• Indecisiveness
  • Feelings of worthlessness or guilt
  • Engaging in purposeless movements (pacing the room, etc.)
  • Significant weight loss or decrease/increase in appetite
  • Loss of interest or pleasure in all activities
  • Fatigue
  • Recurrent thoughts of death, recurrent suicidal ideation without a specific plan, or a suicide attempt

Symptoms of bipolar disorder overlap frequently with other mental health conditions, which can lead to misdiagnosis. Depression, major depressive disorder, attention deficit hyperactivity disorder, schizophrenia, borderline personality disorder and substance use disorder all have overlapping symptoms with bipolar disorder. 

The first symptoms of bipolar disorder are unusually varied. Over time, a pattern emerges. This timeline leaves those with bipolar disorder waiting months, even years, for an accurate diagnosis. 

Sometimes a doctor doesn’t thoroughly review a person’s medical history. Sometimes a professional can be overly restrictive with the DSM-5 diagnostic criteria. Ethnicity and discrimination in the healthcare industry can also lead to misdiagnosis. Research shows that Black patients are more misdiagnosed with conditions other than a correct bipolar disorder compared to non-Black people.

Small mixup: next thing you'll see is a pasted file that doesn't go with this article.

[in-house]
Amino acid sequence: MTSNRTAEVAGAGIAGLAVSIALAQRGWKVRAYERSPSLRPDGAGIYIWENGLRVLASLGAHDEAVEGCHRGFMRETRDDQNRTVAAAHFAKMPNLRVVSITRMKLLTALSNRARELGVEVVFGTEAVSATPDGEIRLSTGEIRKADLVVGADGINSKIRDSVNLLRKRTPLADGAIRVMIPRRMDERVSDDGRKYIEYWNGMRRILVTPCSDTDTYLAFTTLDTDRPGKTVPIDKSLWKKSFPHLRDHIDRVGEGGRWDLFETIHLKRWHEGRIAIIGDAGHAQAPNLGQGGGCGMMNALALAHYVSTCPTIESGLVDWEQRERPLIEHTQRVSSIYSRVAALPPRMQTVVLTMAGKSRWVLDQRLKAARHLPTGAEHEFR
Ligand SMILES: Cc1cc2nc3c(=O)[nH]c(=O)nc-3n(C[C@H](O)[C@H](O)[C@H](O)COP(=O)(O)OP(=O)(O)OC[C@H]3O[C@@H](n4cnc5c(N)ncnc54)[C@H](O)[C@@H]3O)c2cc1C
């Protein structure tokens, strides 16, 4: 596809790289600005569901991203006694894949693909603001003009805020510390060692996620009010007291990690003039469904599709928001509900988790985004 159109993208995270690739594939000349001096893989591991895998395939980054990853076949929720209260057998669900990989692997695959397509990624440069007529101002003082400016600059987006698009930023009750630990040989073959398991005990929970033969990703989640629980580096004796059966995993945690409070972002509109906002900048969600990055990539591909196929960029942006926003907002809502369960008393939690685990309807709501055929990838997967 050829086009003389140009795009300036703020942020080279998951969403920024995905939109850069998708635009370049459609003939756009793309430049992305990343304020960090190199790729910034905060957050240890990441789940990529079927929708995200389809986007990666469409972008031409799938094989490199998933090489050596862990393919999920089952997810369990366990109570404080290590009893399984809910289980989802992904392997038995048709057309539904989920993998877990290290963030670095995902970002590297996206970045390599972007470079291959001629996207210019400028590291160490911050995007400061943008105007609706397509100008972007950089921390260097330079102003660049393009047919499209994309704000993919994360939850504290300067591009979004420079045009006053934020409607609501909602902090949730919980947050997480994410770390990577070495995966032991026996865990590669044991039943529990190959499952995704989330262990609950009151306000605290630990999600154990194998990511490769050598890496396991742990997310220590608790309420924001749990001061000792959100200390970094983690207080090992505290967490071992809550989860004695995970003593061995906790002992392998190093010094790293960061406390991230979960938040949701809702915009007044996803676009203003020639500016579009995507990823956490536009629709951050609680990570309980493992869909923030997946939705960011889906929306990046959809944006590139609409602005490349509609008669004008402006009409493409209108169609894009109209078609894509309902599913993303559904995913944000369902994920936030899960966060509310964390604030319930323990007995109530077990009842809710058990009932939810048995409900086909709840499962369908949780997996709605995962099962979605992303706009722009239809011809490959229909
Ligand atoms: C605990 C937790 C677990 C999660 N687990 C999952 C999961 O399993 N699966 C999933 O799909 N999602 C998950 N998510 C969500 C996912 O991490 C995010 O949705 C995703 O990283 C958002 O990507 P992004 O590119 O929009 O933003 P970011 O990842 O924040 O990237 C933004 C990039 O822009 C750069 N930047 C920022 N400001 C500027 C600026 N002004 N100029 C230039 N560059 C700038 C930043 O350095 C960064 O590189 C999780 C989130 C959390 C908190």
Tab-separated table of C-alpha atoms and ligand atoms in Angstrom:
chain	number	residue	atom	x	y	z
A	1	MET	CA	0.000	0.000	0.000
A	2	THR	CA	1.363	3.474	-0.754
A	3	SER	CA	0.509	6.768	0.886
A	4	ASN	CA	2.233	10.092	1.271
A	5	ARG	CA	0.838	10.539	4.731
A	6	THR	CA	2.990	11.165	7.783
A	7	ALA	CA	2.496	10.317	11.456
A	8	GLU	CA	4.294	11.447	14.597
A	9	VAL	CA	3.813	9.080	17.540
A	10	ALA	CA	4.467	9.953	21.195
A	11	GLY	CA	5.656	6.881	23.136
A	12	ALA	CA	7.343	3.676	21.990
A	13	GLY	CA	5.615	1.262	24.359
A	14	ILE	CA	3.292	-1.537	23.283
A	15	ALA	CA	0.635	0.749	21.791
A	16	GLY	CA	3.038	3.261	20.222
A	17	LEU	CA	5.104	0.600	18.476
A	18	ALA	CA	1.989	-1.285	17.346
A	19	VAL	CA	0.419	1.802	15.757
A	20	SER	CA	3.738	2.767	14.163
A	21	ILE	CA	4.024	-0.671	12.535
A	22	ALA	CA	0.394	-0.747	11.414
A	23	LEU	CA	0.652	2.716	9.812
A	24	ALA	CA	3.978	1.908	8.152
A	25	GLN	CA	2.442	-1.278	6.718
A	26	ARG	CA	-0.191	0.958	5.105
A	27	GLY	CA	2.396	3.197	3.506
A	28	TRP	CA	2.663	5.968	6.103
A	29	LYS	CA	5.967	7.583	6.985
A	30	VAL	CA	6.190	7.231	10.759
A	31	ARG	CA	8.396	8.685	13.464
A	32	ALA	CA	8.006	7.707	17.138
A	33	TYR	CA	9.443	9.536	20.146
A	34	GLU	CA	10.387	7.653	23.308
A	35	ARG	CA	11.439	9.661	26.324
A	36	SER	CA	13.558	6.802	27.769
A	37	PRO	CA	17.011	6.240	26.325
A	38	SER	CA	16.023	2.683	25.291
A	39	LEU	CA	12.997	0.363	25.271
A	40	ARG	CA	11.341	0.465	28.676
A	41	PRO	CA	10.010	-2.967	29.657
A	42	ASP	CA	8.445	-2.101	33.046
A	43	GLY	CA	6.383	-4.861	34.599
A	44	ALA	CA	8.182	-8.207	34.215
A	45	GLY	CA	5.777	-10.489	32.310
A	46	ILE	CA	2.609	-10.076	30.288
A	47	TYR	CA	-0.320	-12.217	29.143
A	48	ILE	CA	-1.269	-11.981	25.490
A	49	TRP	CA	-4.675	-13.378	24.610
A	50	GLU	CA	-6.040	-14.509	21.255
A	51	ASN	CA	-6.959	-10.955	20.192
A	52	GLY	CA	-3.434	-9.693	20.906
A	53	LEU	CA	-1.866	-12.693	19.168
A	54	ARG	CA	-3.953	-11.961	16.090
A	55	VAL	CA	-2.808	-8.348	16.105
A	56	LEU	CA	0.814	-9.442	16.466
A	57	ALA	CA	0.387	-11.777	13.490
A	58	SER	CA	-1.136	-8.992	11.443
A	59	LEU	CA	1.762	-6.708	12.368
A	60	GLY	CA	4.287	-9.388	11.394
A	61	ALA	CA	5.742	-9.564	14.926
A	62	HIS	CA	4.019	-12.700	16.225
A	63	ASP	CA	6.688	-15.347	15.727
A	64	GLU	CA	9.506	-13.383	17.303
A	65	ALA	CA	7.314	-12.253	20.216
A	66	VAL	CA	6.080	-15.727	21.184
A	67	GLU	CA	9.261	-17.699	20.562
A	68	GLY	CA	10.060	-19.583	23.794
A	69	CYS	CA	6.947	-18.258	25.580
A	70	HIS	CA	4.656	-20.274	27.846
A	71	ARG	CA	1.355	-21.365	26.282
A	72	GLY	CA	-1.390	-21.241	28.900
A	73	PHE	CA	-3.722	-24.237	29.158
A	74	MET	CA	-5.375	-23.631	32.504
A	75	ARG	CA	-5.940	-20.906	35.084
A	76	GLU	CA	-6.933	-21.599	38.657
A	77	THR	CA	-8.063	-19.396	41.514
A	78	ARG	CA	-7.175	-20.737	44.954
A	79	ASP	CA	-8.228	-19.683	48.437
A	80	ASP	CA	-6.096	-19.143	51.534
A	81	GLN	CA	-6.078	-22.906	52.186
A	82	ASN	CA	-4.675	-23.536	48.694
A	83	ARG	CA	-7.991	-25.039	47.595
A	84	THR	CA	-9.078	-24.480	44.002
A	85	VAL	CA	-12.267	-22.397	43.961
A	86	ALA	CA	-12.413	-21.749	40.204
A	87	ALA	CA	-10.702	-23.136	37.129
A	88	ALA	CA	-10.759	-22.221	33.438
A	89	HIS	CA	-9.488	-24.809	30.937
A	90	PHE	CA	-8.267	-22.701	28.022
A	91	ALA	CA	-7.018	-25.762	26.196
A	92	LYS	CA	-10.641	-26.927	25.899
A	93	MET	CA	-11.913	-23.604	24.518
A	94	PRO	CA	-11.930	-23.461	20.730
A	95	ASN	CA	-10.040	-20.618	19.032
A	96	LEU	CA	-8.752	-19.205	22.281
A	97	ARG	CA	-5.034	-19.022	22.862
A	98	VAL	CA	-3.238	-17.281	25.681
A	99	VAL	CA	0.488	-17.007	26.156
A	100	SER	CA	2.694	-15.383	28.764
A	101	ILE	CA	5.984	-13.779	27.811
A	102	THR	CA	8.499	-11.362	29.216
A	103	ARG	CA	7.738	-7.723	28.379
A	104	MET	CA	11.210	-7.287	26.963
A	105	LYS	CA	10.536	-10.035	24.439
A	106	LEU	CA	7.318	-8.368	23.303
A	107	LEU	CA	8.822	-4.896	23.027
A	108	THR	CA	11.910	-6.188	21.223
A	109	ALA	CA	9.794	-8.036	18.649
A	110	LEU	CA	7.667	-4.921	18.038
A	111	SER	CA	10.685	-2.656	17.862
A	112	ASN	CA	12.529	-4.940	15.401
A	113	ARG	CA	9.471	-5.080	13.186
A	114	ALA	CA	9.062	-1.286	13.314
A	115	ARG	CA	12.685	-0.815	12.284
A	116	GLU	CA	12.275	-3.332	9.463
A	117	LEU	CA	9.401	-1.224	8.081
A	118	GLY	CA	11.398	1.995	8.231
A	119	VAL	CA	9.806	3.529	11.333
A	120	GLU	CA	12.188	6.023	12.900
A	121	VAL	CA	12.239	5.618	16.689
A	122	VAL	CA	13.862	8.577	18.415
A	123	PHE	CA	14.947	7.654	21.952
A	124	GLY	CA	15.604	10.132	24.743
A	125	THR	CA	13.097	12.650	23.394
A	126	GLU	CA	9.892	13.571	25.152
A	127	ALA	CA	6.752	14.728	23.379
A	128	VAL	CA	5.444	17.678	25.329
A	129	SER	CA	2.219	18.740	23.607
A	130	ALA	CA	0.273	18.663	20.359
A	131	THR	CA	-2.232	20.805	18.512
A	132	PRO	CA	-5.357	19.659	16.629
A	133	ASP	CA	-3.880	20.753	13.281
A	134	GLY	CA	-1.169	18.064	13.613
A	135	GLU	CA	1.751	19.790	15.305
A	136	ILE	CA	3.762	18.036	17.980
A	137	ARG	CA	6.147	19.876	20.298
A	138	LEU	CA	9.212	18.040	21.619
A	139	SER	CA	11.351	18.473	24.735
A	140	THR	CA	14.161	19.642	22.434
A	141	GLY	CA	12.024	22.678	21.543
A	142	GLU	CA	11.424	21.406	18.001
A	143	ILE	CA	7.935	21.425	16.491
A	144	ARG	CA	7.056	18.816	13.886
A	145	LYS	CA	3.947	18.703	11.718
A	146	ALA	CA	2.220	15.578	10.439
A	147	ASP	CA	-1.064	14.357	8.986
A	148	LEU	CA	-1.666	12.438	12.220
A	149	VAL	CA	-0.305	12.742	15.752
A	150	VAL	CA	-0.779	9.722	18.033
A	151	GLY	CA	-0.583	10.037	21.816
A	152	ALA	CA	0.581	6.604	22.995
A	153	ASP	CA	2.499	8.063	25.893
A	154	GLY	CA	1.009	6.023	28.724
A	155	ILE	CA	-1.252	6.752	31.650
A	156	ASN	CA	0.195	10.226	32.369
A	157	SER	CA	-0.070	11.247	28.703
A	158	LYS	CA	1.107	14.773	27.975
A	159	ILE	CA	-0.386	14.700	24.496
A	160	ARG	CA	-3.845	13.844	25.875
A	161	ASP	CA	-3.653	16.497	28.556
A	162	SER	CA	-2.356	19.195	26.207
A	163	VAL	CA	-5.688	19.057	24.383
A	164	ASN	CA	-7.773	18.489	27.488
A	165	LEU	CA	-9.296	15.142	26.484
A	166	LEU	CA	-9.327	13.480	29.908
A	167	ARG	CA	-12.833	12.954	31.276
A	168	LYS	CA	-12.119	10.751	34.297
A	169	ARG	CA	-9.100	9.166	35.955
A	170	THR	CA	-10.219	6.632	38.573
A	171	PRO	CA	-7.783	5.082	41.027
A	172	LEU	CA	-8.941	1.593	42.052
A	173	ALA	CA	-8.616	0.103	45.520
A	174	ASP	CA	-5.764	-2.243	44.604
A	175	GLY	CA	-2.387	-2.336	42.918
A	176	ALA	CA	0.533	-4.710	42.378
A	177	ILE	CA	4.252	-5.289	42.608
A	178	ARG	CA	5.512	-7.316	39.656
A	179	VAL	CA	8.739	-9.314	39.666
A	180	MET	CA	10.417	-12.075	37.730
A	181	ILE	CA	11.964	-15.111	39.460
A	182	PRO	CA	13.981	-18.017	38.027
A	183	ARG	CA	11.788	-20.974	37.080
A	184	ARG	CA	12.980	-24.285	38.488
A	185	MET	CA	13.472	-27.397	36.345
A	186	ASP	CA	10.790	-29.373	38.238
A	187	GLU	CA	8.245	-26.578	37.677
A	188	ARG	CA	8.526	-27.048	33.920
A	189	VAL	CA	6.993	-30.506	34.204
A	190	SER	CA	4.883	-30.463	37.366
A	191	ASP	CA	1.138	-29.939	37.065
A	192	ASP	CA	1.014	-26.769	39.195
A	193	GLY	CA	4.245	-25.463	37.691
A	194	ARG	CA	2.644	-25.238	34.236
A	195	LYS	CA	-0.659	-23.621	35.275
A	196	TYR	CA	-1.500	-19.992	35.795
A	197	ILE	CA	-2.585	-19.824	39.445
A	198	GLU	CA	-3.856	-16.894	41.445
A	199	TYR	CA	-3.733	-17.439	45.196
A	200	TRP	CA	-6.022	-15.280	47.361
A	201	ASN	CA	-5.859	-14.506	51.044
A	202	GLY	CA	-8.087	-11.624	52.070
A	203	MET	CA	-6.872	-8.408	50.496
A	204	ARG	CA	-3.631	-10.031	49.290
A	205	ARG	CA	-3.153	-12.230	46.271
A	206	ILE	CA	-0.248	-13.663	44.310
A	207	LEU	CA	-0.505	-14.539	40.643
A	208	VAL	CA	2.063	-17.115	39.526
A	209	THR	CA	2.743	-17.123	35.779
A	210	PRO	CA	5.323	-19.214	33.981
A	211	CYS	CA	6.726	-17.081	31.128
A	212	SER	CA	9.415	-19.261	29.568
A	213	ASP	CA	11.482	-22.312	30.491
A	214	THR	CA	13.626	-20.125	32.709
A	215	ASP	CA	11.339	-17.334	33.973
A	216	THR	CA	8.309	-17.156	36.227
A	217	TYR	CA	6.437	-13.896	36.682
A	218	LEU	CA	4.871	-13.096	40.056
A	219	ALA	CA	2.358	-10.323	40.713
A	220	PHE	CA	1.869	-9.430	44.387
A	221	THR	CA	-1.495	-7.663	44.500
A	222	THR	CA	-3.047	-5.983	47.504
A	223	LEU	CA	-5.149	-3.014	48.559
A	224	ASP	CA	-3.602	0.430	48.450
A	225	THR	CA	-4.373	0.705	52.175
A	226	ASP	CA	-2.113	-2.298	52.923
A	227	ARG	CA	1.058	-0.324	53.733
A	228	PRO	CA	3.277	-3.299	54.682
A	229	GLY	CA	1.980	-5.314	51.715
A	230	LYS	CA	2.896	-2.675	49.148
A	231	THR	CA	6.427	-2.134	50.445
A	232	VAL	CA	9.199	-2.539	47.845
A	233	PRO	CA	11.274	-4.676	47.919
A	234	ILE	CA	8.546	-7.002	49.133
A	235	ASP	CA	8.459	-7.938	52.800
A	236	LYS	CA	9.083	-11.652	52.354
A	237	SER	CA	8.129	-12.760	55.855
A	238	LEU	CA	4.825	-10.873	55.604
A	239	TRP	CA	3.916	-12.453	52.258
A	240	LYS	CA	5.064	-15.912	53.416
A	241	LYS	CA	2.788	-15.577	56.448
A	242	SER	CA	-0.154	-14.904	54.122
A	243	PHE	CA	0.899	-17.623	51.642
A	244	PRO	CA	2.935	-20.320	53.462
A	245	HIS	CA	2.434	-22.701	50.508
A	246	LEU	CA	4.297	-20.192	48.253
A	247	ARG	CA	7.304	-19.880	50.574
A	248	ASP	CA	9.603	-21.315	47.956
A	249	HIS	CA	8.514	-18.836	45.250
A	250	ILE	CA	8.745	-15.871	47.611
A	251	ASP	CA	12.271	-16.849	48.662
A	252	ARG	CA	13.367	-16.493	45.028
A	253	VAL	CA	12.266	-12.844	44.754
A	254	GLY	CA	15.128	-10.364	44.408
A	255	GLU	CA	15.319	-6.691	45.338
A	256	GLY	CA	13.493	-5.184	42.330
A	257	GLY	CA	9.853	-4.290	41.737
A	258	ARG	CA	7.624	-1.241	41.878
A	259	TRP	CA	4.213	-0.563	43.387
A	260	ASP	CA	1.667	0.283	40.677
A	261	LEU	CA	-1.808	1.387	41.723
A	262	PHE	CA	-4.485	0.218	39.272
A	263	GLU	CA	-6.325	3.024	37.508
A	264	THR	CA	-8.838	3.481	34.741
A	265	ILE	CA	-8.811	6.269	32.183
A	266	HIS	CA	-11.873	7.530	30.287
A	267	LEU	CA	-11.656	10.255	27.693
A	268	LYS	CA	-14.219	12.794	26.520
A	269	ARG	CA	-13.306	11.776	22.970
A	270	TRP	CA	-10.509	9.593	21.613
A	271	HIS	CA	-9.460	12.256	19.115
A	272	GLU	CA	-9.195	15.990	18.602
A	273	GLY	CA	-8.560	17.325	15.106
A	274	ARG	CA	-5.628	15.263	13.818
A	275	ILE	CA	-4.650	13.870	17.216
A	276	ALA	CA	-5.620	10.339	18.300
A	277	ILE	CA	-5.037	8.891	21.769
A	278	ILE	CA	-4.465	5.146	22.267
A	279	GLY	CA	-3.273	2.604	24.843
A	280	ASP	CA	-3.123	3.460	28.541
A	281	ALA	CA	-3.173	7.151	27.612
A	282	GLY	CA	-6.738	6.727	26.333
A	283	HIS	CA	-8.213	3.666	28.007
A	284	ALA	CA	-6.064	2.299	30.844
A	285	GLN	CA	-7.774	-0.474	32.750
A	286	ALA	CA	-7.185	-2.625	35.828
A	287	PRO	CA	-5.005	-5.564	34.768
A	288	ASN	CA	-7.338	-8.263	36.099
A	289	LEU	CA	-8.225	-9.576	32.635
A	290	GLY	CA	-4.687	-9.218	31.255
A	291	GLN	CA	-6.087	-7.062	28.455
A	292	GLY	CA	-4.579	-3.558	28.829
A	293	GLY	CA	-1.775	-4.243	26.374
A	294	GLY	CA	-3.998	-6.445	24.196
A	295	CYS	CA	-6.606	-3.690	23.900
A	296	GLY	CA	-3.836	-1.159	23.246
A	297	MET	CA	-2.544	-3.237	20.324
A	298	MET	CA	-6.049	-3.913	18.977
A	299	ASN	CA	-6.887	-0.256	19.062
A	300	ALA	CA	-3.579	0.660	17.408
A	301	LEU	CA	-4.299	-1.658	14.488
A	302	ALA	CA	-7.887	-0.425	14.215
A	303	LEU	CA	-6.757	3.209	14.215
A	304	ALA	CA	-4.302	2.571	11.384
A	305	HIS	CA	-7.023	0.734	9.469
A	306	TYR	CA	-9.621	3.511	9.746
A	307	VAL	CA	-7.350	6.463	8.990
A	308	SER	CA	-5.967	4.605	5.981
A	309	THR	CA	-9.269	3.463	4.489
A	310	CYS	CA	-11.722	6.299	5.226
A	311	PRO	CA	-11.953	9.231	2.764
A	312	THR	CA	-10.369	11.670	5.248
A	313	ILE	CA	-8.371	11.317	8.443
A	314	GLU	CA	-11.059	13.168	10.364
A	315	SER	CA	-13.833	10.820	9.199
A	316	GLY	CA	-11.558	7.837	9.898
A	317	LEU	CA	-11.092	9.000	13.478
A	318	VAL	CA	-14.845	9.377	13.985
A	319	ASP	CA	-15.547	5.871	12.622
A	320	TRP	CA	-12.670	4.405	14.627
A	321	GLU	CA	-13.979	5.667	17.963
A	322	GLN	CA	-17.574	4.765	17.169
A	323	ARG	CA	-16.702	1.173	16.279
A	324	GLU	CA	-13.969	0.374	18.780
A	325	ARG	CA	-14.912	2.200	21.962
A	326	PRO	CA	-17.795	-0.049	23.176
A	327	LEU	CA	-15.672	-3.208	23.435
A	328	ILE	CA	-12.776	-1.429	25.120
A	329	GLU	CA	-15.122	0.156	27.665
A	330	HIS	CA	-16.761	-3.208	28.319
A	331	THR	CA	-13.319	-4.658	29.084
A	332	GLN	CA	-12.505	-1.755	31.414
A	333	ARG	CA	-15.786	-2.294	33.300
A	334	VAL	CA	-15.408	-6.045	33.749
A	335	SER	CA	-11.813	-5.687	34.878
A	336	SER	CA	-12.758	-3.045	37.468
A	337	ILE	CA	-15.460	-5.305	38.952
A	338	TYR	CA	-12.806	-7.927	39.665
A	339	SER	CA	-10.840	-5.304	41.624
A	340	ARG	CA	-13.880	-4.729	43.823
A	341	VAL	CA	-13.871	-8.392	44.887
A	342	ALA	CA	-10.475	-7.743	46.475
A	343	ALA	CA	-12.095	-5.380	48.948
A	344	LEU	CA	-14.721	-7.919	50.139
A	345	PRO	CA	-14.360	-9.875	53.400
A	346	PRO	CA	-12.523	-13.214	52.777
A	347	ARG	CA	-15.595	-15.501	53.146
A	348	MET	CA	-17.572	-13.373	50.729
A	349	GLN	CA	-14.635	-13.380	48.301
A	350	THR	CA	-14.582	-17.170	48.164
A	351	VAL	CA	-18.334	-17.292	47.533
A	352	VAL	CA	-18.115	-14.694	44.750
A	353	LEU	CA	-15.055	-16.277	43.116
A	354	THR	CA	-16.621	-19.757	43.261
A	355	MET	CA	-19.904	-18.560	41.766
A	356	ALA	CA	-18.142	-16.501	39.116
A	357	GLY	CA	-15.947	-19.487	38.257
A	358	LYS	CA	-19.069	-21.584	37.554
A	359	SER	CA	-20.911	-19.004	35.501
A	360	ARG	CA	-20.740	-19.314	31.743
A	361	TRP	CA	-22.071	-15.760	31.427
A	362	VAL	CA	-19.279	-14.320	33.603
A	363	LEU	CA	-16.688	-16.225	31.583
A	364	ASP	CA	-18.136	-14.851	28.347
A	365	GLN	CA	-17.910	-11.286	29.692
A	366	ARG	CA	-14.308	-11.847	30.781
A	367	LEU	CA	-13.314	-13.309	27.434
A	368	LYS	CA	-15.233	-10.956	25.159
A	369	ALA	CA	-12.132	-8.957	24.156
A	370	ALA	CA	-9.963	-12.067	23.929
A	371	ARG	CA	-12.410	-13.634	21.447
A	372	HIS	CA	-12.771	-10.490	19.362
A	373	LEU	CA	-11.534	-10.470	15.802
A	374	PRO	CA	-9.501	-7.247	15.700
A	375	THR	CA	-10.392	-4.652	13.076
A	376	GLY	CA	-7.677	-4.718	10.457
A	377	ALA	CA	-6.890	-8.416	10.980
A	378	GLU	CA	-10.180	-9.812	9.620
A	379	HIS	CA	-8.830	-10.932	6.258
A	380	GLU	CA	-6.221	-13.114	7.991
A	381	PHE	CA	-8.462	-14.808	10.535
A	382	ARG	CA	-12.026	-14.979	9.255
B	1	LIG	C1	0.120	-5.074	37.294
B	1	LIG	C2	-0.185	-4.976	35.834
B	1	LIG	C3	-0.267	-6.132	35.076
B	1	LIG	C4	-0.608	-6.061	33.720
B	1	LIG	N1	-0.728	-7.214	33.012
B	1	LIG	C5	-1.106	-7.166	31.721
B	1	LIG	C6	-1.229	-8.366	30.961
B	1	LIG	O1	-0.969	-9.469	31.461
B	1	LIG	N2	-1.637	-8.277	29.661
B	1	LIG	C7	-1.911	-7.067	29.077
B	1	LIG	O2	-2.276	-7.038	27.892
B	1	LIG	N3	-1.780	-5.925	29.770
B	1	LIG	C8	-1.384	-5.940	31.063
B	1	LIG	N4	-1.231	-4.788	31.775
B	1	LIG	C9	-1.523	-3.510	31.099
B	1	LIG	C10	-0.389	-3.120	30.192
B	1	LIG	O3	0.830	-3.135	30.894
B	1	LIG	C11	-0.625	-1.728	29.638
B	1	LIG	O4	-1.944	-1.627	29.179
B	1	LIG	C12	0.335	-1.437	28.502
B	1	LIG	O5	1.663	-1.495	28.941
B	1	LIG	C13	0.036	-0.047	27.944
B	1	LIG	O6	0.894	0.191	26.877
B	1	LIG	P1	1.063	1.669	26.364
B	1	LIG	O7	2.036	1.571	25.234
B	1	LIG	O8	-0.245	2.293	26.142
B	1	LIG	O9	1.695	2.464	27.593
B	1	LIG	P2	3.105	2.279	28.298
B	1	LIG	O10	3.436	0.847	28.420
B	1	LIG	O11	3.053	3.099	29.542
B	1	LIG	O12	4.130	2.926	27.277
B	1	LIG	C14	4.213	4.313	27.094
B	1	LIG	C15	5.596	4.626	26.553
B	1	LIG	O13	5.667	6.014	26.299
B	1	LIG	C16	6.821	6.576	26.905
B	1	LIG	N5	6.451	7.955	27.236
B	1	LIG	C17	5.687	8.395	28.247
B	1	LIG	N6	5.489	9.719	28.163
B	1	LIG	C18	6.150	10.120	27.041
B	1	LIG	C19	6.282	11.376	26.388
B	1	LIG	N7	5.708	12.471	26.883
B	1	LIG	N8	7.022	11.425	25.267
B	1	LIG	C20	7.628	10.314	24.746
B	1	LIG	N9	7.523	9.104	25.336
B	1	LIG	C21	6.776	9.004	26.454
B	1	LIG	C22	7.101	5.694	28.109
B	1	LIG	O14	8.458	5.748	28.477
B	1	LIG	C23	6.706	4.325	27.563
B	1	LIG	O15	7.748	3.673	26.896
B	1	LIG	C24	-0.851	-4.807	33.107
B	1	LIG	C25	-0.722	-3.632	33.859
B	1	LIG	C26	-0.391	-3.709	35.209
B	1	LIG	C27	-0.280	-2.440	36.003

The problem with a late or incorrect diagnosis? People miss out on getting the effective treatment they need.

How to Get The Right Mental Health Disorder Diagnosis

Everybody has good days and everybody has bad days. Some days are wonderful, other days we go through a bad break-up, lose out on a job we really wanted or have a falling out with a friend. Questions to ask yourself if you think your mood swings could be bipolar disorder:

  • Have you ever gone to bed feeling euphoric and woken up the next morning feeling absolutely hopeless?
  • Have you noticed your high-energy levels causing problems in your daily life?
  • Have you noticed your racing thoughts turning into feelings of worthlessness suddenly?
  • Are your mood swings caused by a situation, person, or event? Or do they appear without cause?

People with bipolar disorder frequently become manic or depressed for no apparent reason, while for most people without bipolar disorder, moodiness is found to be died to a situational event. If you’re unsure whether your mood swings are normal or a bipolar disorder symptom, try keeping a mood diary. Track and monitor your mood fluctuations. If you notice your moods changing for no apparent reason, you may have bipolar disorder.

Treatment for bipolar disorder is lifelong and can include a combination of psychotherapy and medications. If you think you have bipolar disorder, or you want to learn more, try a virtual diagnosis assessment, tele-therapy and medication management with The Couch. Getting the psychiatric care you need should be easy, accessible, stress-free, and uncomplicated. The Couch was created to ensure that happens. 

If you find yourself looking for a bipolar diagnosis, therapy to manage your symptoms or help with medication management, The Couch can help match you with a psychiatrist tailored to meet your needs.

We offer easy scheduling and work with your insurance and pharmacy of your choice, all electronically with our advanced telemedicine system. Don’t hesitate to reach out to a medical professional if you believe you have bipolar disorder.